Volume 15 Supplement 1

Targeted Temperature Management (TTM 2014)

Open Access

Cardiac arrest centers – the future?

  • Christian Storm1
BMC Emergency Medicine201515(Suppl 1):A18

https://doi.org/10.1186/1471-227X-15-S1-A18

Published: 24 June 2015

Target temperature management should be state of the art nowadays after cardiac arrest. With gaining knowledge about reperfusion injury after general hypoxia it became obvious that intensive care treatment contains a bundle of different steps rather than only cooling the patient. In trauma patients, outcome was improved by treatment in high-volume centers with high experience [1, 2]. Concerning the overall outcome and length of stay, trauma patients benefit from admission to a trauma center. However, current data show a higher survival rate after cardiac arrest if hospitals treat a large number of survivors [3]. In addition, hospital characteristics such as the capability for a coronary intervention (PCI) 24/7 were shown to have a significant impact on outcome after cardiac arrest [4]. Therefore, the foundation of cardiac arrest centers (CAC) in Germany, similar to the USA, is the corollary [5]. The mission of CAC is manifold. Owing to the high number of patients treated, a written standard protocol and a data registry are essential. High quality and quality management need to be transparent and reviewable at any time. Besides a structured admission process including, for example, the timing of PCI and/or CT scan, the neurological prognostication process should also follow a predefined, written timeline and standardized diagnostic steps, as this is a very sensitive and complex part of the treatment. Furthermore, CAC are preset for research and participation in international multicenter trials. Especially in cardiac arrest patients, future questions will only be answered with a high number of patients due to heterogeneity in cause of arrest and grade of hypoxia. Potential additional costs have to be part of a novel reimbursement structure concerning post-cardiac arrest therapy.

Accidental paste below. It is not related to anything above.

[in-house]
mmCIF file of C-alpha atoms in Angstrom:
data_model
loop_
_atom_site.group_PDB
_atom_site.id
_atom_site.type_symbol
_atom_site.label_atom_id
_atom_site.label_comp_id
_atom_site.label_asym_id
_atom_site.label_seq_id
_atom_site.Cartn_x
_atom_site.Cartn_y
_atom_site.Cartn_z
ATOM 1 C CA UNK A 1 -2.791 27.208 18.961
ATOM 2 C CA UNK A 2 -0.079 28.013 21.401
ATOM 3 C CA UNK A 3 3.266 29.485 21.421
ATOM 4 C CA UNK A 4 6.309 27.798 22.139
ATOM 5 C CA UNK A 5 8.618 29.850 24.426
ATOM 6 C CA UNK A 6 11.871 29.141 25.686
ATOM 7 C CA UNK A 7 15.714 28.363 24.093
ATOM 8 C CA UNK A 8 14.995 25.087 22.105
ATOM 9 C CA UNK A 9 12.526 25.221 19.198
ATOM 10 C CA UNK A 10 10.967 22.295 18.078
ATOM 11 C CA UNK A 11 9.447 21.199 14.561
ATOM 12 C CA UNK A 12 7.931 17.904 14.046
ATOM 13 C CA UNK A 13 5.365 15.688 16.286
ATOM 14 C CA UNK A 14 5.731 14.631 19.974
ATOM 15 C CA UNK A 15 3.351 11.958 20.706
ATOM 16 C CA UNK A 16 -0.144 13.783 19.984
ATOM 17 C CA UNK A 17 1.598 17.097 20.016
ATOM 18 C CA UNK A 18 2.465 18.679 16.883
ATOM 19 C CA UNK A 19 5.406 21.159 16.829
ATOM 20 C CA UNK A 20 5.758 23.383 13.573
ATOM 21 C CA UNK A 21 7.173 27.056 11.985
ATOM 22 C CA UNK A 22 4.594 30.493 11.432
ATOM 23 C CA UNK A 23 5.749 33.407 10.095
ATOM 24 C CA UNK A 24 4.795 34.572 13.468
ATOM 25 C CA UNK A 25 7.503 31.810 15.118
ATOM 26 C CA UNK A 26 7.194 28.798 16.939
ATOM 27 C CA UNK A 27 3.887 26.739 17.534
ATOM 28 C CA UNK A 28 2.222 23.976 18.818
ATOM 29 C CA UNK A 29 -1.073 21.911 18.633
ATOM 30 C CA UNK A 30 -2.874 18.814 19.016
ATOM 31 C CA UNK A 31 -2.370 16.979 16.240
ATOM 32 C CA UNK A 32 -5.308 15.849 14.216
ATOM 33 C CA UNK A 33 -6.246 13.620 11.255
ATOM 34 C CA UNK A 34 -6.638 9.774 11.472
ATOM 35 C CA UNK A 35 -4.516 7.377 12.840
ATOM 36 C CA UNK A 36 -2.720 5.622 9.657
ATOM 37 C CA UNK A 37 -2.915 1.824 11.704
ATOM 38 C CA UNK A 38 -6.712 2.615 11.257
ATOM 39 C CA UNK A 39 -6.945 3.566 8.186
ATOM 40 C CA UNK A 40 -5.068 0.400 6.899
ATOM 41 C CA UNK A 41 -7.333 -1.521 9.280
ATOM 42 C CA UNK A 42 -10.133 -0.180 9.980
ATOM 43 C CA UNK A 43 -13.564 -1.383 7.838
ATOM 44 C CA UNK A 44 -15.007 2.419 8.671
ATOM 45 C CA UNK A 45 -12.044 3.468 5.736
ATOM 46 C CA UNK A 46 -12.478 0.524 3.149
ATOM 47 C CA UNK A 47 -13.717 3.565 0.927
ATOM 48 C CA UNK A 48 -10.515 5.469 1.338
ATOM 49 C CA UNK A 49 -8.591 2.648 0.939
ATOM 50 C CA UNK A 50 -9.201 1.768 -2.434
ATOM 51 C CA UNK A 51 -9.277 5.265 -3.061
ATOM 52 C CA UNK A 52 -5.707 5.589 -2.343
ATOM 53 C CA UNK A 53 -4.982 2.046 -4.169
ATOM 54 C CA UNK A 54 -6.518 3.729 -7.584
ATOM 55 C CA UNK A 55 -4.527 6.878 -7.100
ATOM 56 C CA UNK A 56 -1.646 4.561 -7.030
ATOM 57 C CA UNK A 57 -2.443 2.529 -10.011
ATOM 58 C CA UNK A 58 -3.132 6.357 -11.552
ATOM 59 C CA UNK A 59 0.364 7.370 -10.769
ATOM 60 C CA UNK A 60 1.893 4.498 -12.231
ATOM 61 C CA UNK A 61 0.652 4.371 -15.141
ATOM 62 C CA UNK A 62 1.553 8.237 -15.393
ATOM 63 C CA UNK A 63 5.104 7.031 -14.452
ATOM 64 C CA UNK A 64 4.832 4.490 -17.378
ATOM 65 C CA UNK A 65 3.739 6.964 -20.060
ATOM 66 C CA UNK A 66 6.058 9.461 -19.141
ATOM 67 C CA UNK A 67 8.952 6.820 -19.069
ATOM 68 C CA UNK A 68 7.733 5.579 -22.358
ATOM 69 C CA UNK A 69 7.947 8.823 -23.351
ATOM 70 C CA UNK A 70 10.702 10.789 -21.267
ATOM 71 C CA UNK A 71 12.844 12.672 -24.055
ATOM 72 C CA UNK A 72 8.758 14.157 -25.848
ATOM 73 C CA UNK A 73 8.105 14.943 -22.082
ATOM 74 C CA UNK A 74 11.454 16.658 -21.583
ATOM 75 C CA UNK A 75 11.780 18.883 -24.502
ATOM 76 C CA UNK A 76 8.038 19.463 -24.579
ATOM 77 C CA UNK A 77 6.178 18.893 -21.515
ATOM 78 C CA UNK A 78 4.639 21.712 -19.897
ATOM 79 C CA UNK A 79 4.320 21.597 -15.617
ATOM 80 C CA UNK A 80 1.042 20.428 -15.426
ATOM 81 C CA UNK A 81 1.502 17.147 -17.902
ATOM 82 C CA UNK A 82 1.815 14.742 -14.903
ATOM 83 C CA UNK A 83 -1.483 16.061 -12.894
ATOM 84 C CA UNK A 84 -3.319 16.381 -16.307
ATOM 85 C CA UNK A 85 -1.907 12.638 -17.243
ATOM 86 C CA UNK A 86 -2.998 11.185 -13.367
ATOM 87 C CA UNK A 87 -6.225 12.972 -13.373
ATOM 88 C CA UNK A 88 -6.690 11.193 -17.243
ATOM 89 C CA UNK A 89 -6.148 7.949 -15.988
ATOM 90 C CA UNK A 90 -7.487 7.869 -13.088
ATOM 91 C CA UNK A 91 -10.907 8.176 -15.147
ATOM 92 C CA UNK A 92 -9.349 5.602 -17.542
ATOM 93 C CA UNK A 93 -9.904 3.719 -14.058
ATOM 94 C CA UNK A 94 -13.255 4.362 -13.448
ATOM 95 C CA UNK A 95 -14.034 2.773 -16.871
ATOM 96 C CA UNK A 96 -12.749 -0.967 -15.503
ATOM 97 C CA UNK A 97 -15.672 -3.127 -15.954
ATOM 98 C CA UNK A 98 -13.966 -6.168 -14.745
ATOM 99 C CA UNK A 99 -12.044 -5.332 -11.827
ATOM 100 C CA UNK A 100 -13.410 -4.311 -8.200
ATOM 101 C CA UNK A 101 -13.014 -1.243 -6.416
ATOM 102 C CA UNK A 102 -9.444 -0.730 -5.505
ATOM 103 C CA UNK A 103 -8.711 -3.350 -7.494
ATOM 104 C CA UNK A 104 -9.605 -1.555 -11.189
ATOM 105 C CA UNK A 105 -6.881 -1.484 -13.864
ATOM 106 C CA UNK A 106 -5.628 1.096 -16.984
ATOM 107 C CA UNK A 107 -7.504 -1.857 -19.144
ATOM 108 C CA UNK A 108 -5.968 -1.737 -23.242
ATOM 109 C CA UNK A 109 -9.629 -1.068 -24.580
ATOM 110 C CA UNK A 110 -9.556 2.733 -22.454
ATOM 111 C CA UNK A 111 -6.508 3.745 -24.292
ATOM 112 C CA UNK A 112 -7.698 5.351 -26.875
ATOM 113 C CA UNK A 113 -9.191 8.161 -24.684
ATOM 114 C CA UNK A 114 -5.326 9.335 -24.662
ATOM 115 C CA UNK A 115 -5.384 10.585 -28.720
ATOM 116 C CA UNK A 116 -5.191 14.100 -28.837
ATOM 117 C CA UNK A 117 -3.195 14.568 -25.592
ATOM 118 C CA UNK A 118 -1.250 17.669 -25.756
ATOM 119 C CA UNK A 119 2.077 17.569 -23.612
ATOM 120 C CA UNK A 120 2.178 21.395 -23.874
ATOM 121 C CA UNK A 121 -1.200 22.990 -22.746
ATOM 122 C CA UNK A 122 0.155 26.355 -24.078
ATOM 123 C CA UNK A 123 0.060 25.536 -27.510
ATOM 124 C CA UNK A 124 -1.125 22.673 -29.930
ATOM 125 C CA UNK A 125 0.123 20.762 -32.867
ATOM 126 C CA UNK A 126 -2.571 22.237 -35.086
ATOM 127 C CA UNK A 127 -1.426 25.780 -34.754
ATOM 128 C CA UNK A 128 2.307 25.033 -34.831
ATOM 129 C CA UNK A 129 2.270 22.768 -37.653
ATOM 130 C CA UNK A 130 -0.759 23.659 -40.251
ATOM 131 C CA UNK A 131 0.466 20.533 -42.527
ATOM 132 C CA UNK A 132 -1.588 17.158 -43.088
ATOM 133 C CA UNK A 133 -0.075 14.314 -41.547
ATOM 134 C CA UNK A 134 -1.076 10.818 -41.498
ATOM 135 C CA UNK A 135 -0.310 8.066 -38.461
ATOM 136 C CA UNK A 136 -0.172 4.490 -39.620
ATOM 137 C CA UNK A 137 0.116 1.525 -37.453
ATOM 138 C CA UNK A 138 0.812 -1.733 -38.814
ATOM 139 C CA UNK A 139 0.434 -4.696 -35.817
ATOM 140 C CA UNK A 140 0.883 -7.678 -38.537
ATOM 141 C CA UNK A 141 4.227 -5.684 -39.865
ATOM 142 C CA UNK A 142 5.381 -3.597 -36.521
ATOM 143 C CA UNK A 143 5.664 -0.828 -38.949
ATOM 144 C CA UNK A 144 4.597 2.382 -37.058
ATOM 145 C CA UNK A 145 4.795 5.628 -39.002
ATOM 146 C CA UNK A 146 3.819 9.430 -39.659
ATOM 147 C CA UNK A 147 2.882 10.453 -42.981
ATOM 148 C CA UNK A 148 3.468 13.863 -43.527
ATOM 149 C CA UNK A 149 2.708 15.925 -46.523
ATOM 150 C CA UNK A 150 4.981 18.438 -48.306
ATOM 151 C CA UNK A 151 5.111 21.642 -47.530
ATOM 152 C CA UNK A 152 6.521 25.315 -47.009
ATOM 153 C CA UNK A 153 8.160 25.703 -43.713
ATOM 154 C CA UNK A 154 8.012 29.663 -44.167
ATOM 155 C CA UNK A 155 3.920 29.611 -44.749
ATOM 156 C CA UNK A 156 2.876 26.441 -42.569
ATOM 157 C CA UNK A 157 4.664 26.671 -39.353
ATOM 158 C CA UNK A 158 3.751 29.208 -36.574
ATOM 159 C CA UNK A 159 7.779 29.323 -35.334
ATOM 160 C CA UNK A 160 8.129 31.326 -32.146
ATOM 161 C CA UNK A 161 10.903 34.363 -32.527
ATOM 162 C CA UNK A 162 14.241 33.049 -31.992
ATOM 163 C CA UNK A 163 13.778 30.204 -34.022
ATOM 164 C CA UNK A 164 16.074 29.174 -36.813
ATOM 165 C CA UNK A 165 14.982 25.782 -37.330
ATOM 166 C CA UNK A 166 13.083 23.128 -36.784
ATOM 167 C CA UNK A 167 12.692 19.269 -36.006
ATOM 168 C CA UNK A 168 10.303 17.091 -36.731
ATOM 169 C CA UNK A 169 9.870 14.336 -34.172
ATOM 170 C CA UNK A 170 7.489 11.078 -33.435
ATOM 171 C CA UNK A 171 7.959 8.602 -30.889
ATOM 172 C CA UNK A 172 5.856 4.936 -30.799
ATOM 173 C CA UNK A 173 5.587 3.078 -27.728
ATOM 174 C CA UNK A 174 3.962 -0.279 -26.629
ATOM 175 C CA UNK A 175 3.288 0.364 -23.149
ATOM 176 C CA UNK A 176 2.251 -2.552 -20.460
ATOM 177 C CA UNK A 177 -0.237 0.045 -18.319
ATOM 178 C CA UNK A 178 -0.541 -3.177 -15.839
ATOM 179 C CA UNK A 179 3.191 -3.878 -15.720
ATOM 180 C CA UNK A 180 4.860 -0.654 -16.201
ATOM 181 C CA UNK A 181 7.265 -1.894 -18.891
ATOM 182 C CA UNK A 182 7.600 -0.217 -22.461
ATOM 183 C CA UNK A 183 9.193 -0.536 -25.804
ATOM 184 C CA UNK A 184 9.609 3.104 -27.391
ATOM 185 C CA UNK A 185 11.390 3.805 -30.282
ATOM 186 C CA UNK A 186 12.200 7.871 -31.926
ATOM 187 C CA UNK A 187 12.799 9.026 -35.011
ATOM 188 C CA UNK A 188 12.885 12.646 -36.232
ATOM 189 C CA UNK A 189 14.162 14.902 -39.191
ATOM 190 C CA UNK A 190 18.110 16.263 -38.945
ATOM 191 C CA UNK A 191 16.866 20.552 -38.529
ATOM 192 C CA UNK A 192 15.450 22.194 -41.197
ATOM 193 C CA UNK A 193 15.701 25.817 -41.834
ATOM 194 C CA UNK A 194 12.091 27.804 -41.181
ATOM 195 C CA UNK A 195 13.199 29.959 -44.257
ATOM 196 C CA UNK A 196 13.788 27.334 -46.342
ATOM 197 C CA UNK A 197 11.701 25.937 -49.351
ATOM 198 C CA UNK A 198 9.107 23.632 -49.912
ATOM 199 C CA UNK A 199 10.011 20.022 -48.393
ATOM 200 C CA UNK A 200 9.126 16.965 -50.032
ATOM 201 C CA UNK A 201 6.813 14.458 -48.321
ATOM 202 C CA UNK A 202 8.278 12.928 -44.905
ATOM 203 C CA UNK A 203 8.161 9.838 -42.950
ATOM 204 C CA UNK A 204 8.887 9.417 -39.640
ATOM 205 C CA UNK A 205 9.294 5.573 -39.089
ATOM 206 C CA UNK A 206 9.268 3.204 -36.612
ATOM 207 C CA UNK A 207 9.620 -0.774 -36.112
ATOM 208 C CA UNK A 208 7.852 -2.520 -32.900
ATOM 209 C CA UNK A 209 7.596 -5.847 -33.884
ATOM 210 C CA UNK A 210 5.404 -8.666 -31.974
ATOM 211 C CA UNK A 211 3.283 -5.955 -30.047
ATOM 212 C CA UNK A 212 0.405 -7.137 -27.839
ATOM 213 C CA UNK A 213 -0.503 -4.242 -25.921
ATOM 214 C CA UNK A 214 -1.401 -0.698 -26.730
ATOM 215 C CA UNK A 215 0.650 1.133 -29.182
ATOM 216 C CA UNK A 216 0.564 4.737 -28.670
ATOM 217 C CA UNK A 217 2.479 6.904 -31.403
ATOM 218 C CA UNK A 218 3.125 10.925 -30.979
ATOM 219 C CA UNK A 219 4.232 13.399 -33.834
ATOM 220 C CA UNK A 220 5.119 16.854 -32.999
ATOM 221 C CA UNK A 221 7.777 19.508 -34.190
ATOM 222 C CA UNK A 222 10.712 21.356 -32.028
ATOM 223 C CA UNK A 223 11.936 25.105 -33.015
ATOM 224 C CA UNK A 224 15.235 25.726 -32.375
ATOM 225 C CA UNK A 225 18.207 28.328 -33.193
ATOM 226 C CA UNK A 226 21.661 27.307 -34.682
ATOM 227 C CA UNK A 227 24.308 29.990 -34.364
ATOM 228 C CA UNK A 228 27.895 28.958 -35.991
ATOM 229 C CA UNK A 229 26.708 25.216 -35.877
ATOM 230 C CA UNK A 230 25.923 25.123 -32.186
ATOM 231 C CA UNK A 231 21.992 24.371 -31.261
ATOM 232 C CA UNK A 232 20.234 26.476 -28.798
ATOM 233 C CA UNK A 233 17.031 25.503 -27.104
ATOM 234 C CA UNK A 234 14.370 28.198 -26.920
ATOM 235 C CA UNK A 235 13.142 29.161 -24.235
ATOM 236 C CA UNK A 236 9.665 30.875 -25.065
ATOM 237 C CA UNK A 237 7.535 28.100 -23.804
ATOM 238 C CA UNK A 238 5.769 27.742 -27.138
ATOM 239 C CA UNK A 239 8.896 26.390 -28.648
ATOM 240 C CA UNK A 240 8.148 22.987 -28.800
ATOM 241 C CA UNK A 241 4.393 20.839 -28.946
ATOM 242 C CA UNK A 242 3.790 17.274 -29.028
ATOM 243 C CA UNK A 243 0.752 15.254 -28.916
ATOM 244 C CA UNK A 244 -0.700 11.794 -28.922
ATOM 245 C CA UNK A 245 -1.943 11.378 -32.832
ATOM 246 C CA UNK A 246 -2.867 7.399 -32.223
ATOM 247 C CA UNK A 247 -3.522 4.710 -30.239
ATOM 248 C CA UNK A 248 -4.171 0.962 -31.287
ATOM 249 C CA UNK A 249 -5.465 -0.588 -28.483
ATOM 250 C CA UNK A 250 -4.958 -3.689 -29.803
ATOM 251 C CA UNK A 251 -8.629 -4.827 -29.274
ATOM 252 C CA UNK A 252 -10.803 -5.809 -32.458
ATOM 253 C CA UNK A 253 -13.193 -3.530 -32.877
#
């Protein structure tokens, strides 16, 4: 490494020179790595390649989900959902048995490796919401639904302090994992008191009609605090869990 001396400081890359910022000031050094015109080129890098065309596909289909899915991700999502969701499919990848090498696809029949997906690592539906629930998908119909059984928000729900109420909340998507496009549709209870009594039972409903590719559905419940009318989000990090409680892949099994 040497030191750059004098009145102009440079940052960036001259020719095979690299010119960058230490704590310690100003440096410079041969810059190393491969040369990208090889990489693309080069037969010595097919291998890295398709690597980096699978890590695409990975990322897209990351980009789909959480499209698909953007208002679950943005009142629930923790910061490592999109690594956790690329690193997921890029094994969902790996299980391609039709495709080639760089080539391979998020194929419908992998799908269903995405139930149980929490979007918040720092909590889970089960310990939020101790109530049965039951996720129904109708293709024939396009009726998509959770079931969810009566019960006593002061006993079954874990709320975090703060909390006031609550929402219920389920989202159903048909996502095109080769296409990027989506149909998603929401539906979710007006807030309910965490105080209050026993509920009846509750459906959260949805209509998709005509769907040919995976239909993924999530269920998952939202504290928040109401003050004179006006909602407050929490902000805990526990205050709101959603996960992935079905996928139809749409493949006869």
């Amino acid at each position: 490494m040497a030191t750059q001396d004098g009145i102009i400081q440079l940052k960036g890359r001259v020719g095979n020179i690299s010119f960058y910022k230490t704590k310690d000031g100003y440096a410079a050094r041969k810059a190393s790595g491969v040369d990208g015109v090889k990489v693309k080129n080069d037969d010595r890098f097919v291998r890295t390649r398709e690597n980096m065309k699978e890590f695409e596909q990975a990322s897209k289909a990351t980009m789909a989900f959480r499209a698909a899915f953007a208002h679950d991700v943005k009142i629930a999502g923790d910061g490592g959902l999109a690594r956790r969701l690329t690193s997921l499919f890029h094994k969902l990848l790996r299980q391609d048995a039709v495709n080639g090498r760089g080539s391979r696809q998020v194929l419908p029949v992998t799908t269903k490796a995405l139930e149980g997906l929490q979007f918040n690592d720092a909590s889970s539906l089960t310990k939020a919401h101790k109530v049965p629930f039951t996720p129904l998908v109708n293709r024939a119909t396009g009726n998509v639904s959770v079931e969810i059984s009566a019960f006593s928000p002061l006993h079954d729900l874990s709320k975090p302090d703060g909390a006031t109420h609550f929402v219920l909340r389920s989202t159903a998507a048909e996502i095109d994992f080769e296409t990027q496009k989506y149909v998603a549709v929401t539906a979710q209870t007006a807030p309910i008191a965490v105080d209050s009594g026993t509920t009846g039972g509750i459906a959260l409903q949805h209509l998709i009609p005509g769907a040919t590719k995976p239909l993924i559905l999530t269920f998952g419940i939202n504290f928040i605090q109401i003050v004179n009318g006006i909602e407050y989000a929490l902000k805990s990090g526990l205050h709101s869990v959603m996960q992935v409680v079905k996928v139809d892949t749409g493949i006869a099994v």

CAC are therefore necessary and needed in the near future.

Financial disclosure

CS has received honorarium and/or travel costs from Medivance, Zoll, C. R. BARD, Philips, EMCOOL, COVIDIEN and Nonin; and financial or material support for research from Medivance, Zoll, C. R. BARD, EMCOOL, COVIDIEN, Nonin and Deutsch Stiftung für Herzforschung.

Declarations

Declaration

This abstract and supplement was proposed, developed and commissioned by BMC Emergency Medicine and was funded by an educational grant from C. R. BARD, NJ, USA. The published abstract was independently prepared by the author. C. R. BARD had no input into the content.

Authors’ Affiliations

(1)
Department for Internal Medicine, Nephrology and Intensive Care, Cardiac Arrest Center of Excellence, Charité-Universitätsmedizin Berlin

References

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Copyright

© Storm; licensee BioMed Central Ltd. 2015

This article is published under license to BioMed Central Ltd. This is an Open Access article distributed under the terms of the Creative Commons Attribution License (http://creativecommons.org/licenses/by/4.0), which permits unrestricted use, distribution, and reproduction in any medium, provided the original work is properly cited. The Creative Commons Public Domain Dedication waiver (http://creativecommons.org/publicdomain/zero/1.0/) applies to the data made available in this article, unless otherwise stated.

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